The correct Scrum answer is "Ask the team(s)". This is the principle of self-organisation where they should be able to restructure themselves to get the job done quickly. You see many people in the teams have more context knowledge than an outsider and they know what is best. This also includes the Product Owner.
I take it that you came here and asked the question as there is something that does not feel right and you have hidden concerns. So I am going to give you a few pointers to discuss with the team to come up with the right decision.
There is only one product owner for a backlog and this should be a business person or person representing business. It should not be IT management. A big backlog has many items and with multiple teams it could be too much for a single PO to deal with. You may want to keep backlogs separate for this reason.
If there are multiple PO's, then you definitely need multiple backlogs as teams should be dedicated in a sprint to a single PO and backlog. The reason is a team does not need to manage conflicts between product owners priorities.
Product Development versus Maintenance
Maintenance teams work on many small enhancements, bugs over several different products and possibly with several product owners. These BAU teams need the support of IT management to help schedule the and manage the conflicts between multiple product owners.
Project teams should focus on one product at a time to minimize context switching and delivering one great product at a time. Context switching could result in delivery of many mediocre products with some degree of technical debt.
Working on multiple products or different features causes context switching which slows down teams productivity. The PO should factor this in when working out what is next and what team should be working on what piece of work. The amount of switching is not insignificant and not just a theoretical issue, it is real and I have witnessed team dropping up to 80% in productivity due to this.
A good PO will try group features and type of work to help teams do less context switching, thus improving their performance.
Sadly, management try put the risk of time, money, budget and business pressures on the team; and teams accept this by agreeing to this. As a development professional, you should simply state the facts and impacts of the decisions and make the business own their own risk.
Agreeing to a ridiculous time. Rather say what effort its going to take to do the job properly and make business manage the time problem
Estimations. Business expect teams to accurately estimate in a world of complexity and uncertainty. Teams should ask business what they are doing to mitigate if the estimates are exceeded due to unforeseen challenges, which are highly likely. Teams should not factor in fat, but instead business should.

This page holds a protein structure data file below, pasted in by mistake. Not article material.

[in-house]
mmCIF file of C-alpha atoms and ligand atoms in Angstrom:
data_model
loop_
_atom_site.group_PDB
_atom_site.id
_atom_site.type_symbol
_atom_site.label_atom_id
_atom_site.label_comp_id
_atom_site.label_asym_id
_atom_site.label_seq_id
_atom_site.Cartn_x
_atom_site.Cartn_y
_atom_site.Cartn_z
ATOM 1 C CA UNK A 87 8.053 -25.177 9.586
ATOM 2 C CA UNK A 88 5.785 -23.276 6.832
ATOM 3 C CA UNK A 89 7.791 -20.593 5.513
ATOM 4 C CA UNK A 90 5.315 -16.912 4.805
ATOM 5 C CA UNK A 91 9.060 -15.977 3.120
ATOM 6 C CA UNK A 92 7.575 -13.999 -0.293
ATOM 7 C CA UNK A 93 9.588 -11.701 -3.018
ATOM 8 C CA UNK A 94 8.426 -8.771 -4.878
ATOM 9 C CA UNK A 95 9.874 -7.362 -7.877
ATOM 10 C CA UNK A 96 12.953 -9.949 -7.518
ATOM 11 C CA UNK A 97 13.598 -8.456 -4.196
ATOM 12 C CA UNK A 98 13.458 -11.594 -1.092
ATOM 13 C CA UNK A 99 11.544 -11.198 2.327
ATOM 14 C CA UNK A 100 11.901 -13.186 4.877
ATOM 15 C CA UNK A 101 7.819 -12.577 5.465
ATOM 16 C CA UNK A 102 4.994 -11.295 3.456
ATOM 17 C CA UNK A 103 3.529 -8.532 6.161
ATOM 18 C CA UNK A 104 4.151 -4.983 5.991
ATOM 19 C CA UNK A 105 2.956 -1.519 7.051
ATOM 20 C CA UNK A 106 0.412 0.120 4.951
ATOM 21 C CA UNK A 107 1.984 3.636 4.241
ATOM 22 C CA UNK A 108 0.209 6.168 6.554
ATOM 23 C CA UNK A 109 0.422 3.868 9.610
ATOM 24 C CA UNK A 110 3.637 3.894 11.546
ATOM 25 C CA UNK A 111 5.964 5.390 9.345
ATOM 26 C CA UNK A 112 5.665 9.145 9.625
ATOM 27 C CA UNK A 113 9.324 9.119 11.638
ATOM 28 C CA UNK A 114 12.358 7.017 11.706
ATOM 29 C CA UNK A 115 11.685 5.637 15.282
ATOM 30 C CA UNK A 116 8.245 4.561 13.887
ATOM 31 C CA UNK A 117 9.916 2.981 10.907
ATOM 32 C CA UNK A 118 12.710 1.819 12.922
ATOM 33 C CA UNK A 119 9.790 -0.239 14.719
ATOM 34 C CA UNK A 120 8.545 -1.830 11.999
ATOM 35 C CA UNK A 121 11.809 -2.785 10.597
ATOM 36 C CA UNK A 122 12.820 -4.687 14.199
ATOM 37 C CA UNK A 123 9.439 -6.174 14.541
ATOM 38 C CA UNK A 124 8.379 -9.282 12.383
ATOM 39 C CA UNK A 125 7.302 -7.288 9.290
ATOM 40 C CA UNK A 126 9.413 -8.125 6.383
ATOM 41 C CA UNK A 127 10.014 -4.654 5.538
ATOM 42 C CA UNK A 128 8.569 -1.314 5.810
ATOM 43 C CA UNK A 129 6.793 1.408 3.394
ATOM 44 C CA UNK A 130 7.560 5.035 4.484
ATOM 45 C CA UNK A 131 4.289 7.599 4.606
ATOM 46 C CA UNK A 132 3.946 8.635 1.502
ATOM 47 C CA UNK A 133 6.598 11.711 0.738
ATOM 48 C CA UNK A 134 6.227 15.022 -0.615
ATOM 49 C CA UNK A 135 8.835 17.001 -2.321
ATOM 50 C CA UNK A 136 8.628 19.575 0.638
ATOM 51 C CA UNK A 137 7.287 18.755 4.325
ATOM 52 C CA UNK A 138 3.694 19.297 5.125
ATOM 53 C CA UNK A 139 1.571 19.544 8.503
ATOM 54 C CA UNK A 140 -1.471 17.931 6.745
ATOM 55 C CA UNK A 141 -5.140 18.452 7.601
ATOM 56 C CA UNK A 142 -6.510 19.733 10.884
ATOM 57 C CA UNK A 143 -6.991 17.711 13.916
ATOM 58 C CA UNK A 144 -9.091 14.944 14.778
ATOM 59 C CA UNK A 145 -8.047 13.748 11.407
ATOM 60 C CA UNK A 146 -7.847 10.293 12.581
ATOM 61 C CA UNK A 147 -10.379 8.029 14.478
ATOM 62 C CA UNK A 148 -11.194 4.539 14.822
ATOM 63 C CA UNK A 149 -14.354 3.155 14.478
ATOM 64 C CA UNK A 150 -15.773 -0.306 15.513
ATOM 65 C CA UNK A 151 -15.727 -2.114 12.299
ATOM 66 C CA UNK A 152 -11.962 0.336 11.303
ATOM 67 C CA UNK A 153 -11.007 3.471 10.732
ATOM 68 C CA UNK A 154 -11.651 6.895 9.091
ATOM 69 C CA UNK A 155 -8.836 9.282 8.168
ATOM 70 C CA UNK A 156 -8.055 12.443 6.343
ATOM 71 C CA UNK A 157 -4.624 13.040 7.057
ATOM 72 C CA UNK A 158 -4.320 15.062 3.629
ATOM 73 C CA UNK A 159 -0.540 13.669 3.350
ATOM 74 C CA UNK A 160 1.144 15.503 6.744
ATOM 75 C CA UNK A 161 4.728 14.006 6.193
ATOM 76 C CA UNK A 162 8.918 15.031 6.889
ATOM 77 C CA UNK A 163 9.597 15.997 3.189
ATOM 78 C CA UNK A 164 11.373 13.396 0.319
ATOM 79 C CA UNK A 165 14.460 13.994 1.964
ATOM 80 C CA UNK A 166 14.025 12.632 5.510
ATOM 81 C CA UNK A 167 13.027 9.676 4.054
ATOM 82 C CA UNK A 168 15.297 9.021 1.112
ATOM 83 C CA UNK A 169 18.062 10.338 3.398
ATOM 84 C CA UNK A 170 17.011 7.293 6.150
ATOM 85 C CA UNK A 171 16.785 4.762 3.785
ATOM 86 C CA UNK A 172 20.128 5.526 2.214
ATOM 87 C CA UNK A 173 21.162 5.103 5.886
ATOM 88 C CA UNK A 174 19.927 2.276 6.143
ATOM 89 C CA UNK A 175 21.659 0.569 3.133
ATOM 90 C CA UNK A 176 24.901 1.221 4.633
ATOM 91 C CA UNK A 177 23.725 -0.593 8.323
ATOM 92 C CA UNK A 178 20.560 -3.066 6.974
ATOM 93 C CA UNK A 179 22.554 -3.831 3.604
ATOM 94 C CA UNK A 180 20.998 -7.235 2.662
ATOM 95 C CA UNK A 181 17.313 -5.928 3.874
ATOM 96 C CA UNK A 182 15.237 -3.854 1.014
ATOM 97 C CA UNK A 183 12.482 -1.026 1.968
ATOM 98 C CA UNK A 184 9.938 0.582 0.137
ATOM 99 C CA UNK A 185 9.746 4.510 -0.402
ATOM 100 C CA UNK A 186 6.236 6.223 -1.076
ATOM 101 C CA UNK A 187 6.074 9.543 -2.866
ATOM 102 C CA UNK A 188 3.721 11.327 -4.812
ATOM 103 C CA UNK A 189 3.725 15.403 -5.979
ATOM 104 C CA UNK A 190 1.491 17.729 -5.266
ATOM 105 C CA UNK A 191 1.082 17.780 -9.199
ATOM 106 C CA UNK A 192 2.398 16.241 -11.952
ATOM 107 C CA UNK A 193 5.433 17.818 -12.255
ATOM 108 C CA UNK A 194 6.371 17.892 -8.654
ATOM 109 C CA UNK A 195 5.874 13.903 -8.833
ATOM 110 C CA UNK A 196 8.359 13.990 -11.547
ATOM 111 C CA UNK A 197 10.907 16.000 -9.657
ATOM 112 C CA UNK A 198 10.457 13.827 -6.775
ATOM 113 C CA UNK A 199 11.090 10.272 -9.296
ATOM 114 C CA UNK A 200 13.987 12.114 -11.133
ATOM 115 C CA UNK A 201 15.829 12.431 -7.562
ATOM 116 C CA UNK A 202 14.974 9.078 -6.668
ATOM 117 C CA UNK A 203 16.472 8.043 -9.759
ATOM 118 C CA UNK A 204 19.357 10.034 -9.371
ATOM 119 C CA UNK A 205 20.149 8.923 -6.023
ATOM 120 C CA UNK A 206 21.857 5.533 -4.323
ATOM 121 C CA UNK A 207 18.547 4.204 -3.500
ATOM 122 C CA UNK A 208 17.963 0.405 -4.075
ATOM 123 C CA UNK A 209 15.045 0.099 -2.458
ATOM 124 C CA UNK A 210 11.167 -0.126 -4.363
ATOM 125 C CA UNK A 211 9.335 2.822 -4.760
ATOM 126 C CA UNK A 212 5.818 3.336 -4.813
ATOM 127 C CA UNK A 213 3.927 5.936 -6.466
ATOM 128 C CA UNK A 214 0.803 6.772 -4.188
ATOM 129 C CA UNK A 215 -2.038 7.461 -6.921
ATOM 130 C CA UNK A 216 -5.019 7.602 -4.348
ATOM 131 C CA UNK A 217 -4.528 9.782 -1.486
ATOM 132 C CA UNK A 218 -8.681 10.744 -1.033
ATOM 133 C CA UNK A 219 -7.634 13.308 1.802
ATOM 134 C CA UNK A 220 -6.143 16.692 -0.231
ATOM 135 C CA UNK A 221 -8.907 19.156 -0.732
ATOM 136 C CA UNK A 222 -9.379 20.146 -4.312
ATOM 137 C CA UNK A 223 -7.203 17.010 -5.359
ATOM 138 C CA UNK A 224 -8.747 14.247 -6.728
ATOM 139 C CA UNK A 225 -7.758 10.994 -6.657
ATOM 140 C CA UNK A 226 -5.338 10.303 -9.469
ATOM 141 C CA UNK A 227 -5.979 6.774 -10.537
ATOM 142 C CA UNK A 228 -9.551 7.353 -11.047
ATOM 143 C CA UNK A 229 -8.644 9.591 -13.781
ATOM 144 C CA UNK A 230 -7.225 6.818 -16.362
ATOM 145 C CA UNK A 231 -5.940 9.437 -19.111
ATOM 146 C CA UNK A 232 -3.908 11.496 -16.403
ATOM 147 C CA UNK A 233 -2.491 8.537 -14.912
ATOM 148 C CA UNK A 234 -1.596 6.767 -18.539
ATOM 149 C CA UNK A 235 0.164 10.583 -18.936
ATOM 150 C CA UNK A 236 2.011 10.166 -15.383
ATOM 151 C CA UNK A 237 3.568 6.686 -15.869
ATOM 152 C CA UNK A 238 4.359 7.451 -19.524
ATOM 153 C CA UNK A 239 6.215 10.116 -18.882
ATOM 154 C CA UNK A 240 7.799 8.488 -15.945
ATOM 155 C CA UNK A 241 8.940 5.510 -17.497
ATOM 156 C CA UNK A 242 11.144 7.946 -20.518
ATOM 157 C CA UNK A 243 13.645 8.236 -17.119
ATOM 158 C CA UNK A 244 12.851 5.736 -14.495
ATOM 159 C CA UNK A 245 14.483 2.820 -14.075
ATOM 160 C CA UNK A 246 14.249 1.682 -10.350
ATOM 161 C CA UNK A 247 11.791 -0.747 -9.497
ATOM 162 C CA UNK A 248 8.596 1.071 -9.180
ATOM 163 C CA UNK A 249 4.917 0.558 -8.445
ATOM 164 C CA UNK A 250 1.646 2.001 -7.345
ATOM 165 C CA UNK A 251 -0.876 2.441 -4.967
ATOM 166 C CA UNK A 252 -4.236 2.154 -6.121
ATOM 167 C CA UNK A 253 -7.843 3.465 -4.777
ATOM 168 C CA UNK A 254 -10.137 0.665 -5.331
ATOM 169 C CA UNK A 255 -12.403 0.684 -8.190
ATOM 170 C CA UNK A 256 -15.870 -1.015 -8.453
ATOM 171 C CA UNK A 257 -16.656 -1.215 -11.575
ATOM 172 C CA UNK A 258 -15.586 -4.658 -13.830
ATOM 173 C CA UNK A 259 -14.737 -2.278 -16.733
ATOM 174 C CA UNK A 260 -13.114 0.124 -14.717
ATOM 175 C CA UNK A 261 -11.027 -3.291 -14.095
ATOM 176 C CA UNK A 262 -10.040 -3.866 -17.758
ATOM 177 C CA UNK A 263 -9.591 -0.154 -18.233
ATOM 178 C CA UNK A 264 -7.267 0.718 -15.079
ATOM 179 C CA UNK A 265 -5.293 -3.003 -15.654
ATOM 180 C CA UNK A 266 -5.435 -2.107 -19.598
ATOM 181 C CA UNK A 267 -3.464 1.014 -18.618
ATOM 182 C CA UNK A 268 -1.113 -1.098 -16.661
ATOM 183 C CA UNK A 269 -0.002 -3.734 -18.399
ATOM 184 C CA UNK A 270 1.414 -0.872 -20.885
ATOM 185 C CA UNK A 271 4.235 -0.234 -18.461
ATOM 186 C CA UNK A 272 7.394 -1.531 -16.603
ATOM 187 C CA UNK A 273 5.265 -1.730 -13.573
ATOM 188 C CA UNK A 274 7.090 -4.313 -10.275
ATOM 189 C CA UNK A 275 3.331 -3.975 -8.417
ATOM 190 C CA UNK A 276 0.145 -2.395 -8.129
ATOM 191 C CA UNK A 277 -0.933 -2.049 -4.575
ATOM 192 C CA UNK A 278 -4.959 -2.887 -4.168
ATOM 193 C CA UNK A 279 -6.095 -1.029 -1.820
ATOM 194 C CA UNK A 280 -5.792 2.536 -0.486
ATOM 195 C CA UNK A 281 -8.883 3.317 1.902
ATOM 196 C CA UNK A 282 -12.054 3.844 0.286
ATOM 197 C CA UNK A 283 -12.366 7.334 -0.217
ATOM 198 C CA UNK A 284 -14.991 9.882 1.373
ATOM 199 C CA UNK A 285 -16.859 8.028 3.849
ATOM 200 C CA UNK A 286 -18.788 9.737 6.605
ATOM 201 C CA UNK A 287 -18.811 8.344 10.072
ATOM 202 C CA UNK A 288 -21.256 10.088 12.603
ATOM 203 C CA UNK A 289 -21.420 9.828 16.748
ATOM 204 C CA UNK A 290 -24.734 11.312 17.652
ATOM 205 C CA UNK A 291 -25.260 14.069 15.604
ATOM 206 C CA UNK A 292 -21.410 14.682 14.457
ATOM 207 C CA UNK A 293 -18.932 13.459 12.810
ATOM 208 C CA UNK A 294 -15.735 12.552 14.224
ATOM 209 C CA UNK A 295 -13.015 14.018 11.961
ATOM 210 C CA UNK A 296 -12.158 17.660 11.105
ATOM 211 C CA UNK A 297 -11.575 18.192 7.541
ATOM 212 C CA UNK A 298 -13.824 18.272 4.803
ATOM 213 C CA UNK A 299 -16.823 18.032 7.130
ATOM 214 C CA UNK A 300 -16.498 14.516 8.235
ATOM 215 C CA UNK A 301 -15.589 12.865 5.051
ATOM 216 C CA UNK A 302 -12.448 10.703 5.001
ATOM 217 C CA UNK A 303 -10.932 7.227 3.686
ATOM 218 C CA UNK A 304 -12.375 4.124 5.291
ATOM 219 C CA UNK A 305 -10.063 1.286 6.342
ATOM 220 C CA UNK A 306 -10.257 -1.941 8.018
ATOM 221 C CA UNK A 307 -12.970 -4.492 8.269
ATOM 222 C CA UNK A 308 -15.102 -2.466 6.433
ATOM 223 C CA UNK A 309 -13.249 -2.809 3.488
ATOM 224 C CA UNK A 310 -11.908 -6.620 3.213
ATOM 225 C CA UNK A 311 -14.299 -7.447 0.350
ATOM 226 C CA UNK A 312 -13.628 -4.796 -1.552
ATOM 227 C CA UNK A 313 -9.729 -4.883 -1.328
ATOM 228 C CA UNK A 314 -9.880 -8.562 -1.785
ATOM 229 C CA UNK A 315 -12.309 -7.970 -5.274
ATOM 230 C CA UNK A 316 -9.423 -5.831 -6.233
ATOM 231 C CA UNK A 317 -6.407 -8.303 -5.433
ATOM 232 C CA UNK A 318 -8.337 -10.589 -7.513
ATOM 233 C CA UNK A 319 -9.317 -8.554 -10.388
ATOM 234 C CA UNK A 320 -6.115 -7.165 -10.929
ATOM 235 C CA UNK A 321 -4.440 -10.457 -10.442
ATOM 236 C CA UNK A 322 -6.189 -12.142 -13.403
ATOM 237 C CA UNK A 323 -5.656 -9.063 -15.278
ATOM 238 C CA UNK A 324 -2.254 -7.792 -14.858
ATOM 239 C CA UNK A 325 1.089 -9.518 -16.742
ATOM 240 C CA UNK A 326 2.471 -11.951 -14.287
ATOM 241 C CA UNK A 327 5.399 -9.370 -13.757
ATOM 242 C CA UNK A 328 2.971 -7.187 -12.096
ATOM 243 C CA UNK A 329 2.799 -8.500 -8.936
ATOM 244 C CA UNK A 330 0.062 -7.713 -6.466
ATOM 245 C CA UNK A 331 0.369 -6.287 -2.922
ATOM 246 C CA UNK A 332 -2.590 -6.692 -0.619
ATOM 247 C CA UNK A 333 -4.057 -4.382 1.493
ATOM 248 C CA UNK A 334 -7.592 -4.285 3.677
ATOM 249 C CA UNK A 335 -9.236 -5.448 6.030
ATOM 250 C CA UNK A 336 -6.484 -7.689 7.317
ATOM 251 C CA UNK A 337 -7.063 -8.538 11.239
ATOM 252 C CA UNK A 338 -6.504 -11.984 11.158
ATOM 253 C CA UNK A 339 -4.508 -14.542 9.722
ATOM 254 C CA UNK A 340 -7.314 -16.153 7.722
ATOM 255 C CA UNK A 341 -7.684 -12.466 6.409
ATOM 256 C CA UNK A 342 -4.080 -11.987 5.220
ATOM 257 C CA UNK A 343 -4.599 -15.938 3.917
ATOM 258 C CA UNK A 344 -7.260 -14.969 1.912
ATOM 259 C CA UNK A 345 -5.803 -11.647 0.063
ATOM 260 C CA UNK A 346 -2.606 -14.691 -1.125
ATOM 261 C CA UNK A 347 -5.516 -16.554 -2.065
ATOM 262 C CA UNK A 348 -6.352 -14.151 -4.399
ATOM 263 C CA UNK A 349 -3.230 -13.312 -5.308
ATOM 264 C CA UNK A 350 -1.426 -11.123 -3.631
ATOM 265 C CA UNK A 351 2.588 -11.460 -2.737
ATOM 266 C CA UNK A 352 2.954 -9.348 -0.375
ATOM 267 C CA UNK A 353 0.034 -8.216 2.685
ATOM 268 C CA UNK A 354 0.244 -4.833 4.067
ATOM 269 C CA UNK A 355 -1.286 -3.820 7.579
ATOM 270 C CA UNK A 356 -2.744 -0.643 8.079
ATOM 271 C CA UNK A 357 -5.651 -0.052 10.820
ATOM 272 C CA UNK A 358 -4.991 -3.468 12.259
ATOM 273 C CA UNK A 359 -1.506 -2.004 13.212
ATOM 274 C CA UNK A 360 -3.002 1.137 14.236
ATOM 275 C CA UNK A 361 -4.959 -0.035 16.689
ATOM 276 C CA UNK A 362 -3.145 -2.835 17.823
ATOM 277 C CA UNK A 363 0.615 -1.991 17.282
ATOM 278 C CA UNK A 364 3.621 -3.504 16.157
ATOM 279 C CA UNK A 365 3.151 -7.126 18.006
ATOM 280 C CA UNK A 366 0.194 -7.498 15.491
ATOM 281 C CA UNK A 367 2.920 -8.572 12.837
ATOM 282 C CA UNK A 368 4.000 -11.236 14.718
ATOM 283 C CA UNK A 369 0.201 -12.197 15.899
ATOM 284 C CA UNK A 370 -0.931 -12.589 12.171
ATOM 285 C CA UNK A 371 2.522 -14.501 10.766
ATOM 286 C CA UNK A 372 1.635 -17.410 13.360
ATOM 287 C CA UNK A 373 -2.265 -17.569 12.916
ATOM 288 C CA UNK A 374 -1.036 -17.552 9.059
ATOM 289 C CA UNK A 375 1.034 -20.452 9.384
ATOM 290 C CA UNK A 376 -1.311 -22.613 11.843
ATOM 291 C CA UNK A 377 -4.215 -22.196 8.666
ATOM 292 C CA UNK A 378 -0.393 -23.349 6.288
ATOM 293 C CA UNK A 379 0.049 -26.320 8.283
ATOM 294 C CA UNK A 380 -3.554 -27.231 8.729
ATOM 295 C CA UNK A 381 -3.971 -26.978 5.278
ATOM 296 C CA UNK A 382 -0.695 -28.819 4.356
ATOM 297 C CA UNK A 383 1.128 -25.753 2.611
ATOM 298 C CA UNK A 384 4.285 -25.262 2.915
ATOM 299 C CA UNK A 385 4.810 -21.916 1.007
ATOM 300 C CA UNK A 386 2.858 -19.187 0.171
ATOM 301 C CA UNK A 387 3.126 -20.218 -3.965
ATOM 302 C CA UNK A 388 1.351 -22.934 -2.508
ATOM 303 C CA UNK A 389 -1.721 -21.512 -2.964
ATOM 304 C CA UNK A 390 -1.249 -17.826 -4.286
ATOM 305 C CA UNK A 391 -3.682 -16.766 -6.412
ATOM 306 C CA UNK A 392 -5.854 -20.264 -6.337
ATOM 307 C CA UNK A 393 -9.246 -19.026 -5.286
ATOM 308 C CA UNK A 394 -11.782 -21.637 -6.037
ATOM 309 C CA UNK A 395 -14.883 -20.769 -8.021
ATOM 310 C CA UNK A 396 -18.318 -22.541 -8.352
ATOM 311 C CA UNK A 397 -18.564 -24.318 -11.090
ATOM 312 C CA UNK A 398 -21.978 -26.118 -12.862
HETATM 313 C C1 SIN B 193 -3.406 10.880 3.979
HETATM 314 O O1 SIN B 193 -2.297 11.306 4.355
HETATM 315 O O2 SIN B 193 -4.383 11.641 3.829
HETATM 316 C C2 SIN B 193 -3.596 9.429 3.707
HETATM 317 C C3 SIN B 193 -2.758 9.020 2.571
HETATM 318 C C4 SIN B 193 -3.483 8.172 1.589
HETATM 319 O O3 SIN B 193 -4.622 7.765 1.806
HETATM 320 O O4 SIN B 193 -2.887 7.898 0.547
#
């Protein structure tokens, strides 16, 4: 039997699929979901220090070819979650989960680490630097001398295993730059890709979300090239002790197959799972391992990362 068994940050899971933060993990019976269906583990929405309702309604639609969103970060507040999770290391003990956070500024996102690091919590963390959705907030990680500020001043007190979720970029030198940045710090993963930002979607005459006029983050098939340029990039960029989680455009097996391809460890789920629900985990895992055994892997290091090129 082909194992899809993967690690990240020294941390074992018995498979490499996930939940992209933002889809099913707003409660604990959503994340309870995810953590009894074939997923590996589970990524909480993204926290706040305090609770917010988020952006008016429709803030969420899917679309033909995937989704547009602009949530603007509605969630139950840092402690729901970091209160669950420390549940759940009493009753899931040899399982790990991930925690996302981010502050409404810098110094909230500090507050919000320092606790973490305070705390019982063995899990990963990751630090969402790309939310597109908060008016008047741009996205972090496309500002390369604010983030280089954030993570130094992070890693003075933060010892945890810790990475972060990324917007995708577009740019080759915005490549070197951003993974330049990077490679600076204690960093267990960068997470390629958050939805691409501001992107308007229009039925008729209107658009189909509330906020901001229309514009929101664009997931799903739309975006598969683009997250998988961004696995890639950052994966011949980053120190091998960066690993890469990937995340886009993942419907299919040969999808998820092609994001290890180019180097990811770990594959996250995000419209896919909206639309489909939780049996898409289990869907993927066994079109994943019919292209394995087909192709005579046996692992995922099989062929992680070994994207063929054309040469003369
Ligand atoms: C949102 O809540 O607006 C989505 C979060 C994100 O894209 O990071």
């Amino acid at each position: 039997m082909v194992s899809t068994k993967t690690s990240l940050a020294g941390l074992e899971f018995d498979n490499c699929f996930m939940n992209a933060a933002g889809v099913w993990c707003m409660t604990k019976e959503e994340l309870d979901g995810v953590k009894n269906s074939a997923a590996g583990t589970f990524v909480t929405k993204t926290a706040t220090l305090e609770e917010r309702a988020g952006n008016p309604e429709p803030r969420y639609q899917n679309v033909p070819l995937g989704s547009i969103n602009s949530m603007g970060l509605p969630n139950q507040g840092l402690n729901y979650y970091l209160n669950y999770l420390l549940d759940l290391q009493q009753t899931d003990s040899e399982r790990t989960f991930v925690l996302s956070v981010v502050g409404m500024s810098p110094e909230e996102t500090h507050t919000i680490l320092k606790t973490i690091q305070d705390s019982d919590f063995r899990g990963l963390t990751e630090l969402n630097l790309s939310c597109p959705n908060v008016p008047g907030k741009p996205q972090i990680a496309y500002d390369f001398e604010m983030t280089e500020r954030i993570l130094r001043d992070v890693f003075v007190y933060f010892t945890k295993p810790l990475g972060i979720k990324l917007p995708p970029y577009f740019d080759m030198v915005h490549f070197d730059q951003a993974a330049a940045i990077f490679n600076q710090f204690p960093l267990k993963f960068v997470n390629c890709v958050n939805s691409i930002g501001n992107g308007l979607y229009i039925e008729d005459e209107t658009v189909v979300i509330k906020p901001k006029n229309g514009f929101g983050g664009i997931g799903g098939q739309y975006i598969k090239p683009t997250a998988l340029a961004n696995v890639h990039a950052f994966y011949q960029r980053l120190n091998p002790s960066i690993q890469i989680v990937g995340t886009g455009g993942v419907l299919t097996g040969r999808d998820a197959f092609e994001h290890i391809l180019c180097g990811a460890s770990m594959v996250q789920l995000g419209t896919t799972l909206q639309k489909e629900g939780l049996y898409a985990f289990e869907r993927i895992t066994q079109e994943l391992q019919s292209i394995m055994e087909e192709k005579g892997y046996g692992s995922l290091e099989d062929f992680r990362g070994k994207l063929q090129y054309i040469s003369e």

Technical Debt. Teams should estimate on doing high quality code that is fully tested and estimate on that, i.e. Stop writing defects due to pressures. If business want lower quality, then it is their risk to take and when things go wrong its their problem.
Be a professional by stating building the right things to the agreed quality. Estimate to your best ability based on facts at hand. When these facts change, communicate it and adjust the estimate. As a development team, build great products and do not take on business risk. Communicate and manage expectations.
Inspect and Adapt
Teams should always be seeking ways to improve and if they feel it is going to make things better, they should try it. Then inspect to see whether there are improvements. Finally they should adapt and improve on their new approach or scrap it if not working. The intent behind seeking to improve should always be there.
Ultimately, the management of the backlog is the choice of the PO. How he/she wants to manage the queue of work is up to them. The only think is they MUST keep the pipeline of work to ALL teams healthy and in a good state. It is thus up to the PO to decide.
In sprint planning sessions, the team should expect a list of groomed product backlog items that are clear, unambiguous and ordered. With a short discussion with the PO the team should know exactly what the PO wants; the WHAT. The team then focus on how they are going to build.
If the PO comes to the planning meeting well prepared, who cares how the backlog is managed. If the PO comes unprepared to the sprint planning meeting, this should be addressed by the SM and made very visible as this is totally unacceptable and not a team problem to take on.